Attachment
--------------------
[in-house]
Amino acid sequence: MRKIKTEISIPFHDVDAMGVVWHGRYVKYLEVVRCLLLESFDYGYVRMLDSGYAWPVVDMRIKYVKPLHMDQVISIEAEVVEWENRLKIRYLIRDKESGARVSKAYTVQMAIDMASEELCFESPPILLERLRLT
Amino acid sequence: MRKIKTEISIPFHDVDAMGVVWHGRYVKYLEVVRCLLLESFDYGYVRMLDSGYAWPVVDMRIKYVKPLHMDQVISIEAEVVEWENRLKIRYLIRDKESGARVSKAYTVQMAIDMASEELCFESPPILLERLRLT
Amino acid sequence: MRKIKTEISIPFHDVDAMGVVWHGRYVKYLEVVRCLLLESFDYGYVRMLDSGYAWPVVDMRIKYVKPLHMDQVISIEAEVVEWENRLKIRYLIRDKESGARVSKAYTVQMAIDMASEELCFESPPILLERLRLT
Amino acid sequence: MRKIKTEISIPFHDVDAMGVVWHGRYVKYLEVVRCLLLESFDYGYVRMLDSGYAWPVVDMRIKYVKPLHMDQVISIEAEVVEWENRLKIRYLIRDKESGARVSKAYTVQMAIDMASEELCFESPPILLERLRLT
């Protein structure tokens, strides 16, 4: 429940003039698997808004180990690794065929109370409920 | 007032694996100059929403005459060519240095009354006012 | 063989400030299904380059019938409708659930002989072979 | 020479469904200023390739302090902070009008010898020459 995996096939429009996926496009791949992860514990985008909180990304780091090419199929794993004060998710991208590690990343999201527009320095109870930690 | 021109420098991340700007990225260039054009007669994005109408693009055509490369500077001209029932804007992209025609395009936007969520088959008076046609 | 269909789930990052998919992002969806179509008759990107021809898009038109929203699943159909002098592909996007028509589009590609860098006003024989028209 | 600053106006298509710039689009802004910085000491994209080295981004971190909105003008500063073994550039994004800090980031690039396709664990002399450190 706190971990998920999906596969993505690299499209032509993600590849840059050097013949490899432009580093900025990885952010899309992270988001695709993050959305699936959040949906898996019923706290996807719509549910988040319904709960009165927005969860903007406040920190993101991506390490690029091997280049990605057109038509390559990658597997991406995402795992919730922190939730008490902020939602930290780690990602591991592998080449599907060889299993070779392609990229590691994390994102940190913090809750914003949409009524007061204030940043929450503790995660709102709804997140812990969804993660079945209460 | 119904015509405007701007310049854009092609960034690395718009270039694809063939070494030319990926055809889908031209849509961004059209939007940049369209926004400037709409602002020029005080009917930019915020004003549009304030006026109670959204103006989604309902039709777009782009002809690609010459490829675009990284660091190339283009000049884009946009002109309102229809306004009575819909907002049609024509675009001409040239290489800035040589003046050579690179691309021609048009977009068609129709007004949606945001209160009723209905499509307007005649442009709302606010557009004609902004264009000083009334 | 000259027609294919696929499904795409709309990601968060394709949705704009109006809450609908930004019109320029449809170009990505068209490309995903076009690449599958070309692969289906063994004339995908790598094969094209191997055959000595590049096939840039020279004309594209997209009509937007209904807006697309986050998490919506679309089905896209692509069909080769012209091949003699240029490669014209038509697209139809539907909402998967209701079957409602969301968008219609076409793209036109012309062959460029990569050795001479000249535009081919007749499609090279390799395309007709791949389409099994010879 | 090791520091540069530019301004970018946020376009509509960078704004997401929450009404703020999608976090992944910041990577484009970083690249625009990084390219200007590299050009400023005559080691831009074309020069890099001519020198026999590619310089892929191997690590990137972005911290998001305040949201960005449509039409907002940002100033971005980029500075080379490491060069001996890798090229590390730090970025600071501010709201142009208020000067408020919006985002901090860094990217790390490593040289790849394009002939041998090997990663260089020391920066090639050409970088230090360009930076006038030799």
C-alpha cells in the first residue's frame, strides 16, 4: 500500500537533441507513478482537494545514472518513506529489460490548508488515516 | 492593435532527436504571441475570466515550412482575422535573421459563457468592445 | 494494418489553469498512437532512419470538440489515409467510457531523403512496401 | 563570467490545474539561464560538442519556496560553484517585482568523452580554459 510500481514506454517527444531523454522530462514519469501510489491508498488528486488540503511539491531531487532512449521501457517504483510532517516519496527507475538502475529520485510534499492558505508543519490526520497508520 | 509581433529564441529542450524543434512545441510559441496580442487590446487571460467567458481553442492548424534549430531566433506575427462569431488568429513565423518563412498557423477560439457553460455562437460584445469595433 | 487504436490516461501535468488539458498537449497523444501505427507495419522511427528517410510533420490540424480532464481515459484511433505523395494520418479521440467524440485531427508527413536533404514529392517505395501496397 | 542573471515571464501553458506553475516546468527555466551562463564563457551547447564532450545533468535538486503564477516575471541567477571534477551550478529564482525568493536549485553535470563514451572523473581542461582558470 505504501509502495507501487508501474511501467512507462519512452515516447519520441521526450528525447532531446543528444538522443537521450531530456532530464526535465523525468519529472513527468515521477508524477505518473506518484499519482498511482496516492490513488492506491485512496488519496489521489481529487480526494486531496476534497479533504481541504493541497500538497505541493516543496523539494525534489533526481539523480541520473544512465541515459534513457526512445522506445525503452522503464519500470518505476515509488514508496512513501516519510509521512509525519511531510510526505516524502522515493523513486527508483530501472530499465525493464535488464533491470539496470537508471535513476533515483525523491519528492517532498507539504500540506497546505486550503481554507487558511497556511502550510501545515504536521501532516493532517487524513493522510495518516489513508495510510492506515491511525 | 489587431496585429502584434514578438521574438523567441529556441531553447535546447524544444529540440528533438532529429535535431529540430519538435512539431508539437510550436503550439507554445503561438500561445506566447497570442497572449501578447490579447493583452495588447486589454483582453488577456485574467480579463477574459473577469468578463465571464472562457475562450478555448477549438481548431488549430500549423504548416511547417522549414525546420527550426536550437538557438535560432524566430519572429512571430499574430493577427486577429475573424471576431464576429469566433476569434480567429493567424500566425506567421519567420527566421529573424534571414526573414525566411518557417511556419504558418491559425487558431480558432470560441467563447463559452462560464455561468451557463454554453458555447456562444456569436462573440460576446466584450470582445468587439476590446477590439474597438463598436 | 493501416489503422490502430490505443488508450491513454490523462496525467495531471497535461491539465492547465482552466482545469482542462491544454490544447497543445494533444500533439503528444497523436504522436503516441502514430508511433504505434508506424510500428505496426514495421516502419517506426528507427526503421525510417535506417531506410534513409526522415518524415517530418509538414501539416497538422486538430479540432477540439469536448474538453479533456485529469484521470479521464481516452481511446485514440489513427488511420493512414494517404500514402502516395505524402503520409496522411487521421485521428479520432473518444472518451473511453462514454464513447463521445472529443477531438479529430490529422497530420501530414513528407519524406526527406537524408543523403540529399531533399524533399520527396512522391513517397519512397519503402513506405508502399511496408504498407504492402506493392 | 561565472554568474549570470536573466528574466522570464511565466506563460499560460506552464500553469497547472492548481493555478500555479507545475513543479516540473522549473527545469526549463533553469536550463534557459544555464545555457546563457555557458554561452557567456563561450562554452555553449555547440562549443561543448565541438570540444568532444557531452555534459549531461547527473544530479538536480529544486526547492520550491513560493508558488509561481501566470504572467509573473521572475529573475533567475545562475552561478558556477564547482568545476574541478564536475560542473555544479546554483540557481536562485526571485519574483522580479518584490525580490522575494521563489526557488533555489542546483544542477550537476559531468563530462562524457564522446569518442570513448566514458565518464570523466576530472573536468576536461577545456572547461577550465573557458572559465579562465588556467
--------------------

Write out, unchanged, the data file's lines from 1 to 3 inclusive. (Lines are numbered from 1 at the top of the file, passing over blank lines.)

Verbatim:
[in-house]
Amino acid sequence: MRKIKTEISIPFHDVDAMGVVWHGRYVKYLEVVRCLLLESFDYGYVRMLDSGYAWPVVDMRIKYVKPLHMDQVISIEAEVVEWENRLKIRYLIRDKESGARVSKAYTVQMAIDMASEELCFESPPILLERLRLT
Amino acid sequence: MRKIKTEISIPFHDVDAMGVVWHGRYVKYLEVVRCLLLESFDYGYVRMLDSGYAWPVVDMRIKYVKPLHMDQVISIEAEVVEWENRLKIRYLIRDKESGARVSKAYTVQMAIDMASEELCFESPPILLERLRLT